`True`

wherever `X[i] == i`

and false wherever they differ, just as we wish.
Finally, the outer `X[]`

returns those entries in `X`

indexed by the inner
expression, i.e. only those `X`

values corresponding to a `True`

value.

Though I’m not an R expert, I think this is pretty idiomatic R programming and would be a more acceptable answer in an interview geared toward demonstrating knowledge of the statistical programming language—I’m trying to learn, though, so if anyone has a better solution, please let me know! What’s more, it will probably end up being faster than the logarithmic binary search just due to the way R is designed; it’s optimized for these vectorized expressions. While explicit looping and conditionals can be done in R, they tend to be much slower. If you reach the point where the logarithmic solution in slower R code catches up with the linear implicit looping one, chances are your problem is big enough that R isn’t the language to use anyway.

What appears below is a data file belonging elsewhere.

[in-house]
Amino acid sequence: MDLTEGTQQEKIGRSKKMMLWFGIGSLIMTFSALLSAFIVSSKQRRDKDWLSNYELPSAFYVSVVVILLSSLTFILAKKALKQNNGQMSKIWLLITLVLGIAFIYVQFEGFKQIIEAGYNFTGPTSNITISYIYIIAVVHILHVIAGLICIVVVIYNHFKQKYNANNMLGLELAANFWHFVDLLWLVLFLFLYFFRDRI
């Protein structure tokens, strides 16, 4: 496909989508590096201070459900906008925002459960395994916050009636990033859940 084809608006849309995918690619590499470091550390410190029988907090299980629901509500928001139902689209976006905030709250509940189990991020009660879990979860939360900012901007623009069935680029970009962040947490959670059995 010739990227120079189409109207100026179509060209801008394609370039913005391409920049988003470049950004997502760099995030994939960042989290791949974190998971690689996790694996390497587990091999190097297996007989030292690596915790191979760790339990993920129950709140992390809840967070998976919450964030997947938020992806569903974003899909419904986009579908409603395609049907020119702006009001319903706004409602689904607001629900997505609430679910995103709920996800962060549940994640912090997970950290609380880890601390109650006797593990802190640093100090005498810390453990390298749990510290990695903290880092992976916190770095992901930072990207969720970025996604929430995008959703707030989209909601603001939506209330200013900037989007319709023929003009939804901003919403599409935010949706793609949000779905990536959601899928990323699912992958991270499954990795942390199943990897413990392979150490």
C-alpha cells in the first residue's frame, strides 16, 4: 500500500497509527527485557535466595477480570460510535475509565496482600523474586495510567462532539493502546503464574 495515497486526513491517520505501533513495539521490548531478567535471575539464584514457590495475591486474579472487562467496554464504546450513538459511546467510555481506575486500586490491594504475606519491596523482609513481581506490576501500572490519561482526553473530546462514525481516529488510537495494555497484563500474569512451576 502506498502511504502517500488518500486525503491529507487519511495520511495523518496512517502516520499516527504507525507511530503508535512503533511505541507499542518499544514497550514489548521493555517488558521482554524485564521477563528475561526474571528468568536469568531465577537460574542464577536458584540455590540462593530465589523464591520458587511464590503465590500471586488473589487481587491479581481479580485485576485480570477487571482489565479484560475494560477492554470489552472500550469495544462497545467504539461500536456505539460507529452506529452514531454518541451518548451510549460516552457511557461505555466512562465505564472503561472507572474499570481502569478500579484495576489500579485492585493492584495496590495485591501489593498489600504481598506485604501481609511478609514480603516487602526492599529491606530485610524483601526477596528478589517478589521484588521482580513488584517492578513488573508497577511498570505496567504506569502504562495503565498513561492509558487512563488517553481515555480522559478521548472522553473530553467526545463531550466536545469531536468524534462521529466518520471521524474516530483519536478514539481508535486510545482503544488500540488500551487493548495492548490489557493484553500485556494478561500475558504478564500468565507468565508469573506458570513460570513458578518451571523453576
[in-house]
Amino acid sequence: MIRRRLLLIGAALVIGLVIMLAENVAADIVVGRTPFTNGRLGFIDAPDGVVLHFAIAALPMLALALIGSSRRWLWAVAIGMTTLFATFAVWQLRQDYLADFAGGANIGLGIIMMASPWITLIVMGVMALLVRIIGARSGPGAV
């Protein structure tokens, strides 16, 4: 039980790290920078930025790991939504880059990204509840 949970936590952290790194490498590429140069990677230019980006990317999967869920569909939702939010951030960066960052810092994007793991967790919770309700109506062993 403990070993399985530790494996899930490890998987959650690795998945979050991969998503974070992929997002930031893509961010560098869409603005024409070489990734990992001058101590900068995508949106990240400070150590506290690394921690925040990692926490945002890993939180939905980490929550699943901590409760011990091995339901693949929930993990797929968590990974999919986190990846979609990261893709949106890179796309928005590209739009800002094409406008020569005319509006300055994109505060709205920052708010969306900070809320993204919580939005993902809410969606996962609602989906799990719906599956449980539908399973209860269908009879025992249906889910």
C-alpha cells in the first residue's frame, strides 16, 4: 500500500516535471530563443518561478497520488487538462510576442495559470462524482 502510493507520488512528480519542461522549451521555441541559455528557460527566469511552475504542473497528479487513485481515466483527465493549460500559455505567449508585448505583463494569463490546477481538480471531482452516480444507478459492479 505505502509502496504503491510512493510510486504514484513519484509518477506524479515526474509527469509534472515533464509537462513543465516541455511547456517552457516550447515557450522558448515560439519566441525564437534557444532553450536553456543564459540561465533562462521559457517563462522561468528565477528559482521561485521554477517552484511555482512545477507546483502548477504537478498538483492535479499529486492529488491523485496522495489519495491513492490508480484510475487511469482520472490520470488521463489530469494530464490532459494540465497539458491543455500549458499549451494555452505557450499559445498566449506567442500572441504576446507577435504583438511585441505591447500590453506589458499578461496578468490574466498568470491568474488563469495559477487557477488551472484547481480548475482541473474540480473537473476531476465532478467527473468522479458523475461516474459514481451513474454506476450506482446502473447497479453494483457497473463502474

# Brevity and elegance

I also offered a solution in the J programming
language which operates
in the same way but is probably harder to read—harder for the uninitiated, at
least.
Per the Wikipedia page, J is an array-oriented functional programming language
that grew out of Kenneth Iverson’s
APL.
As a mathematician, I find these languages fascinating; they endeavor to be
both “executable math” and *better* math.
I’ll try to explain both of these points a bit, but I’m sure I won’t do them
justice.

As far as “executable math” is concerned, suppose we wanted, say, the sum of the first 17 natural numbers. In plain ol’ C, we’d go with something like this:

Expressing the same thing in J is much more declarative.
In J, `i.17`

is the first `17`

natural numbers.
Next, `+/`

is sum, since it’s plus
folded over its
argument.
Hence, `+/i.17`

is the sum we want; compare that to the brevity of
\[ \sum_{i = 0}^{16} i \]
The J code says what the C loop tries to say, but much more succinctly; there’s
very little in the way of taking the mathematical expression—which in
un-typeset LaTeX reads something like “the sum from `i = 0`

to `16`

of
`i`

”—and having the computer execute it.